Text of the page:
Removing humans from what is now the exclusion zone around the damaged Chernobyl nuclear reactor has allowed wildlife to return, researchers say.
They say a long-term census of mammals in the area has shown that wildlife numbers are likely to be "much higher than they were before the accident".
Professor Jim Smith of the University of Portsmouth led the study, published in the journal Current Biology.
He stressed that this "does not mean that radiation is good for wildlife".
"It's just that the effects of human habitation, including hunting, farming, and forestry, are a lot worse," Prof Smith said.
With the help of with colleagues from the Polesky State Radioecological Reserve in Belarus, the researchers examined data from aerial surveys that counted large mammals including roe deer, elk, wild boar and wolves.
They also carried out tracking studies in the winter - using footprints in snow to calculate the numbers of different mammal species. And measuring the levels of radioactive contamination in those tracks.
"The numbers of animals we see in Chernobyl is similar to the populations in uncontaminated nature reserves," Prof Smith said.
The number of wolves was particularly striking - up to seven times higher than in nearby nature reserves of a comparable size. Prof Smith attributed this to the lack of hunting in the exclusion zone.
A 30km exclusion zone now surrounds the infamous Chernobyl nuclear power plant. And Prof Smith says the picture from this study reveals what happens in terms of wildlife conservation "when you take humans out of the picture".
But, he said, the study did not look at the health effects of radiation on individual animals.
That is something that Prof Tim Mousseau from the University of South Carolina, has spent many years trying to unpick in his studies of wildlife - particularly bird populations - in the exclusion zone.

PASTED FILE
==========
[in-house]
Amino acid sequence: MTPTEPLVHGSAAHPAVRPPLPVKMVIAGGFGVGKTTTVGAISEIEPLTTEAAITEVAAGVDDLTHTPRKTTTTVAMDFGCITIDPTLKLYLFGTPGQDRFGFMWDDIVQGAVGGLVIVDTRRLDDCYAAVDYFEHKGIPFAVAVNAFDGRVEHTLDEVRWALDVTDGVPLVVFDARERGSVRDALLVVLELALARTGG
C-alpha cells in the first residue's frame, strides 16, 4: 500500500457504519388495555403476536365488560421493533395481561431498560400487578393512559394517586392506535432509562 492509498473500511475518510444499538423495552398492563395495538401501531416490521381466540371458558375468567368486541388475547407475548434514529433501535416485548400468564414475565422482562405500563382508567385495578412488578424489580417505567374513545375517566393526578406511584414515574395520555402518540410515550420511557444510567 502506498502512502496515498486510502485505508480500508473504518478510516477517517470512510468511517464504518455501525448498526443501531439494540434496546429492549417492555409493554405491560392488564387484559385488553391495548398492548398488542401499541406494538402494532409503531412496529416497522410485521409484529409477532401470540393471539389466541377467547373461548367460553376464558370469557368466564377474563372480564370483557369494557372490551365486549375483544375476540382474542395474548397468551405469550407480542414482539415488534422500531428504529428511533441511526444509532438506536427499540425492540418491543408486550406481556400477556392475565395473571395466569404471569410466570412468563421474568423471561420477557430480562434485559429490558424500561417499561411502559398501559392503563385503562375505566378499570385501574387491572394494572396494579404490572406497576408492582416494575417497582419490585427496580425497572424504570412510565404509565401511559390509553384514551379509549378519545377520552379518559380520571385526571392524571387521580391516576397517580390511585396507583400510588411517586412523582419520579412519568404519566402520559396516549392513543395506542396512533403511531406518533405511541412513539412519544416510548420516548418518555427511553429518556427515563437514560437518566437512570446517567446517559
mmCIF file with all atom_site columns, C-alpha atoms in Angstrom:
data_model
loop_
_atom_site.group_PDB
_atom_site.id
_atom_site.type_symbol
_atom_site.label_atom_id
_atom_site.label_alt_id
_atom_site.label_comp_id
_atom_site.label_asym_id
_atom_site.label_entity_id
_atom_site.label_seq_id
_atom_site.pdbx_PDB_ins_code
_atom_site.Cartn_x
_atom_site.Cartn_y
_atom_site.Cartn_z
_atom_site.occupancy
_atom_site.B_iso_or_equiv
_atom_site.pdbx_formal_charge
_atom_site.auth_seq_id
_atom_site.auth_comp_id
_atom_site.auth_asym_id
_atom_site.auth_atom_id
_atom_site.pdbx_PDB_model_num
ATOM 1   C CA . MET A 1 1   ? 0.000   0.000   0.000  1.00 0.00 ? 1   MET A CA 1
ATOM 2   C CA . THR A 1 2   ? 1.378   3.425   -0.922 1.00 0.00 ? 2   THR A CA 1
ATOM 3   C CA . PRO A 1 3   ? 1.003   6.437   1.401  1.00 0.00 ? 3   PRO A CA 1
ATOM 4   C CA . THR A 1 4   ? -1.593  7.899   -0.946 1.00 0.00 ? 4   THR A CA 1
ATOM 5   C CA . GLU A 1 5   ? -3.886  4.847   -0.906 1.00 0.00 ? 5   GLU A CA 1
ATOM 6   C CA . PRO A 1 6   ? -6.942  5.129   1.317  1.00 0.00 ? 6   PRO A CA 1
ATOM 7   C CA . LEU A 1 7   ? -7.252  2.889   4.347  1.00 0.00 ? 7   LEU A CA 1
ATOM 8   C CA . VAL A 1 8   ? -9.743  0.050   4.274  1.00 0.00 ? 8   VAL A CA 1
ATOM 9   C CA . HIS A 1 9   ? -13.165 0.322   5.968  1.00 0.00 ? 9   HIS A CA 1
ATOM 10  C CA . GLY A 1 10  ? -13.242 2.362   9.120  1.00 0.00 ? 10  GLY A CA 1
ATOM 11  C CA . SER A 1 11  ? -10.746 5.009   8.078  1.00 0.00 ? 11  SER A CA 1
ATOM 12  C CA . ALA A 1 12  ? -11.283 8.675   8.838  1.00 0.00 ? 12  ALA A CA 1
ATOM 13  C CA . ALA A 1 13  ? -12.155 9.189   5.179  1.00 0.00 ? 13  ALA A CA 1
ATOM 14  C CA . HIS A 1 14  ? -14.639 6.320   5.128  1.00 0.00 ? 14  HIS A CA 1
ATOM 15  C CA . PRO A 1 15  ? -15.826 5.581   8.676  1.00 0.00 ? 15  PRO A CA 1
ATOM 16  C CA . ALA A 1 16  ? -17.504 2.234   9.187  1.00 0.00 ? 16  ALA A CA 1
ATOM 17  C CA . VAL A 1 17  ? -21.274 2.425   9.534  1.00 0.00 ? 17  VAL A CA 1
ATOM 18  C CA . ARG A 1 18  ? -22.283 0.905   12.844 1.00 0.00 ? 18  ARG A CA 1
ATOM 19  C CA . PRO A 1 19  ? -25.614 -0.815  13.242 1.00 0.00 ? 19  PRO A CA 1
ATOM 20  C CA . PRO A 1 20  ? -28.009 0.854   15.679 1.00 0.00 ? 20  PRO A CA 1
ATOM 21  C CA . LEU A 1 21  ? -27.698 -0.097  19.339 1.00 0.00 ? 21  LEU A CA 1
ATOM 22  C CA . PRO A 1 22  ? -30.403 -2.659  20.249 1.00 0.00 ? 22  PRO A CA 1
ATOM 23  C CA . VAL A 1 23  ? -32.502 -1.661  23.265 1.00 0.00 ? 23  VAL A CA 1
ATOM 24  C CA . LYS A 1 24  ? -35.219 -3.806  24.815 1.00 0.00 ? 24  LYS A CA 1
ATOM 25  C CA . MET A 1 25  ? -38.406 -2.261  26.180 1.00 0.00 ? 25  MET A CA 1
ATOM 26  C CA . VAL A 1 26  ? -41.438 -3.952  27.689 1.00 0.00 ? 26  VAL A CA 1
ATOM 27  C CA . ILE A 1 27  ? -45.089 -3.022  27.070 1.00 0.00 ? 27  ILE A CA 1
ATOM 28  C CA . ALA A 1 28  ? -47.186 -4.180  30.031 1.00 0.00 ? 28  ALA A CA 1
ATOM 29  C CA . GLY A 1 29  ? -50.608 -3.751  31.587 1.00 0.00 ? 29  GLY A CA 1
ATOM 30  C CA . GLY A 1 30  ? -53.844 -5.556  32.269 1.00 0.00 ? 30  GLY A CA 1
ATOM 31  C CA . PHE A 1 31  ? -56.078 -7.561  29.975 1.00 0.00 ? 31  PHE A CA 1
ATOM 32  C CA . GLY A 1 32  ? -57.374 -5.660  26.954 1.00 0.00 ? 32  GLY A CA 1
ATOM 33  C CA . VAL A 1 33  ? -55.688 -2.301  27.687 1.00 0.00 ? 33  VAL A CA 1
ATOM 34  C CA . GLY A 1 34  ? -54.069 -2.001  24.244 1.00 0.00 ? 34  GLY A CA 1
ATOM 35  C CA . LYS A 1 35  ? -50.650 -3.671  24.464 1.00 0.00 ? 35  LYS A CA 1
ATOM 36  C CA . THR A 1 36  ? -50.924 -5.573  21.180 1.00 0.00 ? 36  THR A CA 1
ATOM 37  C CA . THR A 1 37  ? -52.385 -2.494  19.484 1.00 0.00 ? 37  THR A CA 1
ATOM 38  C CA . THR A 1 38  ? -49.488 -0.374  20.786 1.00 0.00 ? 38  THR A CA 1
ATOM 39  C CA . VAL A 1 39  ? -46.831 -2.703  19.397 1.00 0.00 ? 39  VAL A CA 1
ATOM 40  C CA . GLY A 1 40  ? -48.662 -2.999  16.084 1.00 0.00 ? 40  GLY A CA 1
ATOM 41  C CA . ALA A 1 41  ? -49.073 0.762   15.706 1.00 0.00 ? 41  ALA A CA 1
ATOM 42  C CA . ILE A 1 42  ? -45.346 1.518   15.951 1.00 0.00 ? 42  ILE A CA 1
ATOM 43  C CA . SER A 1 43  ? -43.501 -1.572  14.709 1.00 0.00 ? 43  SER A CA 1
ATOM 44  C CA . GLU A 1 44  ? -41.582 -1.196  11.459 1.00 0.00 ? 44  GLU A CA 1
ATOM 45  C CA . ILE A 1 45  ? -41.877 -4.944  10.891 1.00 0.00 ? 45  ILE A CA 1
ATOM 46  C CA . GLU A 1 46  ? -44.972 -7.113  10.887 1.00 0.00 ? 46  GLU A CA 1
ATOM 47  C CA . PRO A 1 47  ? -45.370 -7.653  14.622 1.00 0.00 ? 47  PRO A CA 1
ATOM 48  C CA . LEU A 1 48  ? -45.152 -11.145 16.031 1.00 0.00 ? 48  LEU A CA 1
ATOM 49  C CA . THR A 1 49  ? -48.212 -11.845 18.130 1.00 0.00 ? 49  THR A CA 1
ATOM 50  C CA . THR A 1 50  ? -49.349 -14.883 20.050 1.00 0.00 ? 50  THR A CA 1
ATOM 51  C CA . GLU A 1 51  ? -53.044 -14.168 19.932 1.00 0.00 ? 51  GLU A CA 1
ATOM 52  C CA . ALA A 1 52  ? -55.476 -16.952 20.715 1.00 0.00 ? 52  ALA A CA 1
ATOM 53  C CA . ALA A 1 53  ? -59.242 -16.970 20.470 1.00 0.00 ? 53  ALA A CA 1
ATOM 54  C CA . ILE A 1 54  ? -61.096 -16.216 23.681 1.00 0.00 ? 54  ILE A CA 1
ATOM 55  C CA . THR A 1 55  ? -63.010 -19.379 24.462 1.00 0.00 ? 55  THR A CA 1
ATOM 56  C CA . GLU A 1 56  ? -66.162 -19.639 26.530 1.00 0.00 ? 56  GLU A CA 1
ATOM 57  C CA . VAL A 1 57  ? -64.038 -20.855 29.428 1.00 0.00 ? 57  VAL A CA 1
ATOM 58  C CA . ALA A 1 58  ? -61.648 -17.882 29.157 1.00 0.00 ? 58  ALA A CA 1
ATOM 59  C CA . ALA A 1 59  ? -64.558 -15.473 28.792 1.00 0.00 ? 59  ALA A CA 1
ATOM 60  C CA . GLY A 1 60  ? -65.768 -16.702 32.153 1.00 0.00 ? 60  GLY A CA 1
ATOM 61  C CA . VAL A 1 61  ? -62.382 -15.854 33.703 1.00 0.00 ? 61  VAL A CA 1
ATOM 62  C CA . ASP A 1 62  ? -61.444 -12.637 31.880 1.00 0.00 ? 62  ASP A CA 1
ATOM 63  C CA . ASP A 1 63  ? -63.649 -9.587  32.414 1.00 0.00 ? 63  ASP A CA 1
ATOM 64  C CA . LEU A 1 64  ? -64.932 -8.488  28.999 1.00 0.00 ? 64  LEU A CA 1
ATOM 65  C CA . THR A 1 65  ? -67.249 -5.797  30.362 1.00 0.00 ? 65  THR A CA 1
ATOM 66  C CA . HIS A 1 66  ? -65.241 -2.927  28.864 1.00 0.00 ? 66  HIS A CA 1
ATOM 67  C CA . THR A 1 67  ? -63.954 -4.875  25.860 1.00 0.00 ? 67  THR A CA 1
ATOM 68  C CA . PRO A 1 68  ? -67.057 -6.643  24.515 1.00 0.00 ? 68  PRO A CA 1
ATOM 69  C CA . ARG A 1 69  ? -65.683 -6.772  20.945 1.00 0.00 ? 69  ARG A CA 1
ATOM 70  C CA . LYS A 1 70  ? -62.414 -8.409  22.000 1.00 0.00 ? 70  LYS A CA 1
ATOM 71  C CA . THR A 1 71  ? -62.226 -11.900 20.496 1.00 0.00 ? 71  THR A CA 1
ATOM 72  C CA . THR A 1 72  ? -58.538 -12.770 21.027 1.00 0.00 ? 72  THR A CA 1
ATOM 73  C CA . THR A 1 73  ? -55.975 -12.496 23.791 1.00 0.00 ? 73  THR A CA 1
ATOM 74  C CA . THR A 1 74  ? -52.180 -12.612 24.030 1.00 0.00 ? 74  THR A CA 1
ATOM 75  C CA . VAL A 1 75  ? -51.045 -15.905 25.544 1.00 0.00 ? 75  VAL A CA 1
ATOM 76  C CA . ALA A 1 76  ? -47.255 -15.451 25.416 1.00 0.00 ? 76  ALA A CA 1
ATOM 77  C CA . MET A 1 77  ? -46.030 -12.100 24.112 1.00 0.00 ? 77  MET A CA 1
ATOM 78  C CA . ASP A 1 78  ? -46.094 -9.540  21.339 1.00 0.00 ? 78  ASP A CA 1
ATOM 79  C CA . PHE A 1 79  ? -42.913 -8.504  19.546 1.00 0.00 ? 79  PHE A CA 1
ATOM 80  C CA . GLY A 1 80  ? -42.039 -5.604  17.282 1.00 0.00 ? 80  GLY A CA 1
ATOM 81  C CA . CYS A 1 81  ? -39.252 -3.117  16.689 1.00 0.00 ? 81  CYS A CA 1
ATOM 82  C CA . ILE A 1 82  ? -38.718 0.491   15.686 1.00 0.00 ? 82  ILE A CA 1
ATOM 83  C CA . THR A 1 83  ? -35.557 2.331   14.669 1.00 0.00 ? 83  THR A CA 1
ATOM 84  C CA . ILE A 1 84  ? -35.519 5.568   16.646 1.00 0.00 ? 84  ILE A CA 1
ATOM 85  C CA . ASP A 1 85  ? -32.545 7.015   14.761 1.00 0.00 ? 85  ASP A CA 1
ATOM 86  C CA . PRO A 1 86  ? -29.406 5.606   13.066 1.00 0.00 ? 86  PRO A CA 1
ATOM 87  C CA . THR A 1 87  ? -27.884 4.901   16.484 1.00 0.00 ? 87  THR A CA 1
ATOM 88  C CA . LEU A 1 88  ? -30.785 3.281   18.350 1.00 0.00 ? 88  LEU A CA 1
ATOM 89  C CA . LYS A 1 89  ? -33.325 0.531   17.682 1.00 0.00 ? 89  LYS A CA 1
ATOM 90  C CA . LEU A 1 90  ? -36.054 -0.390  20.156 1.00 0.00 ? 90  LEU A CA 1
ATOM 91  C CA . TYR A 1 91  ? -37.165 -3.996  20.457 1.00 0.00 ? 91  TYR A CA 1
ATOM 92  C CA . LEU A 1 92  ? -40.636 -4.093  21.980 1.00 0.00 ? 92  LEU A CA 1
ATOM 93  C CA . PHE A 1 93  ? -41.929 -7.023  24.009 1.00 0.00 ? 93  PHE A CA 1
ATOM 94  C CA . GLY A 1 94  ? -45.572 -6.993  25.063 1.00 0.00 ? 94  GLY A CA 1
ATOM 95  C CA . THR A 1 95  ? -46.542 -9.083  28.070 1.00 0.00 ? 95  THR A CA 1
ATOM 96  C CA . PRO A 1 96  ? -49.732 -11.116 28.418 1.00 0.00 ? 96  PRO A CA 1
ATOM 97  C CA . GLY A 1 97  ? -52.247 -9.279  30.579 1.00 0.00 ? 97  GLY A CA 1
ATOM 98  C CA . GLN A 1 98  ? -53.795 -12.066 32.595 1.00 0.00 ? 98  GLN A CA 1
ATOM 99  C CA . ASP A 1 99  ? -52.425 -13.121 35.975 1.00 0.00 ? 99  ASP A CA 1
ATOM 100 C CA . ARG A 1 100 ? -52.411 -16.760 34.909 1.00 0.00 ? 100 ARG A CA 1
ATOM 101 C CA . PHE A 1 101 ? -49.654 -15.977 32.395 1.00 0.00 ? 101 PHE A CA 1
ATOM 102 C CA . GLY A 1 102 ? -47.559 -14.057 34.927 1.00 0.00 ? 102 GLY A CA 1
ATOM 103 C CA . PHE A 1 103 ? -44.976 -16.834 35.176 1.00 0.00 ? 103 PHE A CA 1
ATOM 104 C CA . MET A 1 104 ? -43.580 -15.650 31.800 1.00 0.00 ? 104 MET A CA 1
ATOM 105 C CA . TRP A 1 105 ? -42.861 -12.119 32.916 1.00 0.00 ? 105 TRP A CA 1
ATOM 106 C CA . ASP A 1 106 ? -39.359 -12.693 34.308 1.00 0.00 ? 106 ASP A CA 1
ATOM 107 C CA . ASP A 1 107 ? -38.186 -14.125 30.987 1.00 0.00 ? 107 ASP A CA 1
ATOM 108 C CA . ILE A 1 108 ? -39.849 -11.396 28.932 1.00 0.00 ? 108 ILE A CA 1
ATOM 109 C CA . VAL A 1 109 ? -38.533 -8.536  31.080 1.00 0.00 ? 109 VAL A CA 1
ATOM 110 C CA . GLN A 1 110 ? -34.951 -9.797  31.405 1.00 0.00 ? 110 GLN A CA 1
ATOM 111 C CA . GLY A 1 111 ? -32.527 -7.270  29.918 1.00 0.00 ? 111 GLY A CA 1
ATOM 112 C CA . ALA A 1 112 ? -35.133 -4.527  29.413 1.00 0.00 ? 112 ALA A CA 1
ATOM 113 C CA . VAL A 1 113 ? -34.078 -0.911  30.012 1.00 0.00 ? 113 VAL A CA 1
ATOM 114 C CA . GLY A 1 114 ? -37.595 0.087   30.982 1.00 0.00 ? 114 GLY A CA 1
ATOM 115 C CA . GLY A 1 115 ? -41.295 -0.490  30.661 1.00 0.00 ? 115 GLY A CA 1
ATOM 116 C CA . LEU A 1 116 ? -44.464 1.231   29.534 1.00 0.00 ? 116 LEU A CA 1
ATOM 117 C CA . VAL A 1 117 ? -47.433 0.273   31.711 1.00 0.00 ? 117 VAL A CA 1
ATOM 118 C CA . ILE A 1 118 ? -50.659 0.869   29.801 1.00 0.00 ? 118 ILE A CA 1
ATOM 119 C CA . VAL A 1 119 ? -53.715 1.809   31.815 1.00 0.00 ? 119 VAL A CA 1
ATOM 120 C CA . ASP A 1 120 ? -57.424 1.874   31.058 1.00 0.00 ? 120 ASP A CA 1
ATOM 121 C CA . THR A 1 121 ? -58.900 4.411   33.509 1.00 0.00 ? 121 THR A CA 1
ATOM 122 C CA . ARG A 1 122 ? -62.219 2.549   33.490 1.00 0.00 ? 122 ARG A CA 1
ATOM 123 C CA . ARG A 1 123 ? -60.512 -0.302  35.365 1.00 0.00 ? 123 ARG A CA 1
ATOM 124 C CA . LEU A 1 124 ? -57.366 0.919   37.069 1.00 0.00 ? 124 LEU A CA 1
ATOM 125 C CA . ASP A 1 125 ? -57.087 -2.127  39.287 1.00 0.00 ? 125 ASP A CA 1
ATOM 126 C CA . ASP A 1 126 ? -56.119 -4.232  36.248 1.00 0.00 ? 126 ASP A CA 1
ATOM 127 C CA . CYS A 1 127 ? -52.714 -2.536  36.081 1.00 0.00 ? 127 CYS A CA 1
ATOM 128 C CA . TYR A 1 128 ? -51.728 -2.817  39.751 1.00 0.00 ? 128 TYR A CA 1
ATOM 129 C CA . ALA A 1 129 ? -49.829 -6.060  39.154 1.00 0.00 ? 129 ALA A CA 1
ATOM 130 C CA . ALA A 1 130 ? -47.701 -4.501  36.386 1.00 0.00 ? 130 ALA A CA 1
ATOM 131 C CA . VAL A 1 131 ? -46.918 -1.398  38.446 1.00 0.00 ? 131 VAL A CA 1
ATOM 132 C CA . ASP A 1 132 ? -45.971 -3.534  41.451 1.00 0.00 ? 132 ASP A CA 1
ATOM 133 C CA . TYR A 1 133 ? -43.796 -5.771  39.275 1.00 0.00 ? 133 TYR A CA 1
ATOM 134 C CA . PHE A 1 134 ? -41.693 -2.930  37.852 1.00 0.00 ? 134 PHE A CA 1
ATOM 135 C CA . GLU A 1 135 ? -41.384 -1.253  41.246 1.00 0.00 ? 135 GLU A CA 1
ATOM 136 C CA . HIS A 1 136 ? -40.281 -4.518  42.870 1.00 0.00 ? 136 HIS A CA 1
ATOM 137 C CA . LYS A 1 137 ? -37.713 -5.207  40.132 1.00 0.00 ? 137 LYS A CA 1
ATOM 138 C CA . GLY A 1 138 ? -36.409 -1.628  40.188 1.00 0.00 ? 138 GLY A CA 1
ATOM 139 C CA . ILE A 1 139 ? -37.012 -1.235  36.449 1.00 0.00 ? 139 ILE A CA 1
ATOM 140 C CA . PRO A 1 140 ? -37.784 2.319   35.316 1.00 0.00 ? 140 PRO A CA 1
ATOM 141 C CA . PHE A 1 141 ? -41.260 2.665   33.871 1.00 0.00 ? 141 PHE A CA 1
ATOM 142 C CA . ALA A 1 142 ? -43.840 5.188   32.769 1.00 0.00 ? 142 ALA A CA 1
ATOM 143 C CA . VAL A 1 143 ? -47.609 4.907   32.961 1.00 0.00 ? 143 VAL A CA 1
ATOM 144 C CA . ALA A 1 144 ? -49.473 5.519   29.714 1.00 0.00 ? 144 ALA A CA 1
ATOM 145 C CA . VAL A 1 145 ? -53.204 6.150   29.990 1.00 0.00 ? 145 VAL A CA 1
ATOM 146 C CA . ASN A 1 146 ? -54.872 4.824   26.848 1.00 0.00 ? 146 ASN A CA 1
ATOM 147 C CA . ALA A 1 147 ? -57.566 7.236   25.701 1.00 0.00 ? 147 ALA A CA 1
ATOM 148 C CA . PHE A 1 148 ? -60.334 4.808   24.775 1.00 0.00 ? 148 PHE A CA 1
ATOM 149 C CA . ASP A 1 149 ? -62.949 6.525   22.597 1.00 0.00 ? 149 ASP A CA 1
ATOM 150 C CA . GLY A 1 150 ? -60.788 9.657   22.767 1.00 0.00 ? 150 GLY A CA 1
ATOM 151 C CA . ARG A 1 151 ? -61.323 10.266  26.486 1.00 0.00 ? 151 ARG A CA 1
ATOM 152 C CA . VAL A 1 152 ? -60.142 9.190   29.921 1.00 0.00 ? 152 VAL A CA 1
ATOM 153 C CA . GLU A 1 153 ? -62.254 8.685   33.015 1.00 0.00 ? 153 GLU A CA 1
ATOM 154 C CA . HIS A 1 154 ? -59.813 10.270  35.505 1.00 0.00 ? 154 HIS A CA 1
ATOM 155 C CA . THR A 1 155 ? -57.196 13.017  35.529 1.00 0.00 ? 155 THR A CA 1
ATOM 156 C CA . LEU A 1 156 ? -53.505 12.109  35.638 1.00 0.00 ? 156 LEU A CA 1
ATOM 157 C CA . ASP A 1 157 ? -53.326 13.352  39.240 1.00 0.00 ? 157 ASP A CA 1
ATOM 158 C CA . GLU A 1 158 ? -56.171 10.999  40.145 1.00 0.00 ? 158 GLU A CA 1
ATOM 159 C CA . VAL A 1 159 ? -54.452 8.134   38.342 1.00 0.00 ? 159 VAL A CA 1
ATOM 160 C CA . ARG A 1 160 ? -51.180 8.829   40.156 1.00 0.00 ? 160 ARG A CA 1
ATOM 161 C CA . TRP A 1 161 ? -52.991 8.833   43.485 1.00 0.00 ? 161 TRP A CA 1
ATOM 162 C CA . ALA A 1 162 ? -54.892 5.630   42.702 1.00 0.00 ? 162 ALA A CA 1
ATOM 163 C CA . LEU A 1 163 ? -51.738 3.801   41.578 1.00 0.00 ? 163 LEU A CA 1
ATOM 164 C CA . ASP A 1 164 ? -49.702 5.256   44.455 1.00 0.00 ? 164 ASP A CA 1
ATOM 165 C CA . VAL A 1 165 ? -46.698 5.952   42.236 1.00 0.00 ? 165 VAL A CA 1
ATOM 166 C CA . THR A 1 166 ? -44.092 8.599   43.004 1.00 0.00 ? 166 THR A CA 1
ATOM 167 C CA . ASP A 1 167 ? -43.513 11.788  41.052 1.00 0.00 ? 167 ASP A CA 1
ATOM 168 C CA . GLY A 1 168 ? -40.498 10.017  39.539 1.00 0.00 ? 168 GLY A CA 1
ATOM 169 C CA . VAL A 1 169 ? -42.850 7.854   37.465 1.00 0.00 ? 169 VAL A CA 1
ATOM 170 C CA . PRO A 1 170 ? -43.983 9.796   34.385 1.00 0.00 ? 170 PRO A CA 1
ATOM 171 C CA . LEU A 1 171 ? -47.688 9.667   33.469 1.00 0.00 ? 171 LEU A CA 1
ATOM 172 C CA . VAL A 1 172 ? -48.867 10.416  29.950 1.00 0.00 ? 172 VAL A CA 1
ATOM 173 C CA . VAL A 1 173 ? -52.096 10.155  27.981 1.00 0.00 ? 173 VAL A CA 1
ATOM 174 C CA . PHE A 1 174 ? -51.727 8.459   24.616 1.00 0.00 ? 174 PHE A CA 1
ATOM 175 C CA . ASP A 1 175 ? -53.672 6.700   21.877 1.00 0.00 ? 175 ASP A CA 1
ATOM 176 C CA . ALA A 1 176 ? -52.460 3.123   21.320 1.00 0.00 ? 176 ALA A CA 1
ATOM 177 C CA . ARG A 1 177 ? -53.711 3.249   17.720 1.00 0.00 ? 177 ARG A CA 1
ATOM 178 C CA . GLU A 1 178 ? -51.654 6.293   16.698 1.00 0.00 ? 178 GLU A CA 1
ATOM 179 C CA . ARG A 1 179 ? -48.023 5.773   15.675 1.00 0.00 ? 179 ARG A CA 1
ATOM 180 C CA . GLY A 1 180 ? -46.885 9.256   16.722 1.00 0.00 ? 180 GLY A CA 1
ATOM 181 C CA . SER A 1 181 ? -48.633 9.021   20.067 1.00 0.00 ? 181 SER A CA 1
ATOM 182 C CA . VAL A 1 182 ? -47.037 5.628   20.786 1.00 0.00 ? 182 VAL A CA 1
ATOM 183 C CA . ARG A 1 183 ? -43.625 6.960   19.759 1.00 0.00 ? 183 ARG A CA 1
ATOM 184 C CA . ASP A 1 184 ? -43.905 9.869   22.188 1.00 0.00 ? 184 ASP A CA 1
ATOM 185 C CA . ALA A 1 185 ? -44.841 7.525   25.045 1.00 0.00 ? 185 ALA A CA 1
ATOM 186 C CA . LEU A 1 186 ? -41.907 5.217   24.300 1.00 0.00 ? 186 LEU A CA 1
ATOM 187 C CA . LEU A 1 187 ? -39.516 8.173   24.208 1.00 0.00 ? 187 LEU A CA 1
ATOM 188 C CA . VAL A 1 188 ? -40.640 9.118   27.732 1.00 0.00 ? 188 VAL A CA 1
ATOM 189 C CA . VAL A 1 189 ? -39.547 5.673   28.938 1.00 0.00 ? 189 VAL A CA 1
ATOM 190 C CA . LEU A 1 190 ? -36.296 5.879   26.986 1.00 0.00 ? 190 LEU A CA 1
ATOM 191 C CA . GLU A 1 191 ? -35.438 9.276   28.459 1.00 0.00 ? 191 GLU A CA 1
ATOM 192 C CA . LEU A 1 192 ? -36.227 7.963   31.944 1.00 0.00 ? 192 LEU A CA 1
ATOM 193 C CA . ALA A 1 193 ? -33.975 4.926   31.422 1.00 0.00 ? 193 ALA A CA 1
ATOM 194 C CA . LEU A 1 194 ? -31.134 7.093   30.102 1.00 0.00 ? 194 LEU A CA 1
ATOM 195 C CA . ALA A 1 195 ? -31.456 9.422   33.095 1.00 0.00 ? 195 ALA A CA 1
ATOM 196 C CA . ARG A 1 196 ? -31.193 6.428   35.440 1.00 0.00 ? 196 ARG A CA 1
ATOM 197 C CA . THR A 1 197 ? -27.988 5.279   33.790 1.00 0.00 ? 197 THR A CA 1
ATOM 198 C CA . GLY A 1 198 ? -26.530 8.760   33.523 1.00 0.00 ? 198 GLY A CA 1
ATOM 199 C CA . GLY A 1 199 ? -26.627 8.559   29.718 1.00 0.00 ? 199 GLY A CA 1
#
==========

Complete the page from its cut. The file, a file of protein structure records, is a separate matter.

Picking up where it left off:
Prof Mousseau said the study was a "very positive move forward in conducting research concerning the potential health and environmental impacts of nuclear accidents".
"Much more research on this is desperately needed," he added.
But Prof Mousseau is also troubled by "the characterisation that Chernobyl and the surrounding area is teeming with wildlife".
"This study only applies to large mammals under hunting pressure, rather than the vast majority of animals - most birds, small mammals, and insects - that are not directly influenced by human habitation," he told BBC News.
In their study of mammal tracks, however, Prof Smith and his colleagues did compare the abundance of animals in different areas of the exclusion zone. They found that more contaminated areas had just as many animals as less contaminated sites.
Prof Mousseau said that the study simply showed that, "if left unchecked, some populations of animals will grow exponentially and eventually overpopulate a region".
"There is no evidence that the animals of Chernobyl are achieving the levels of population growth that are frequently seen in other regions where they are protected from predation or hunting," he added.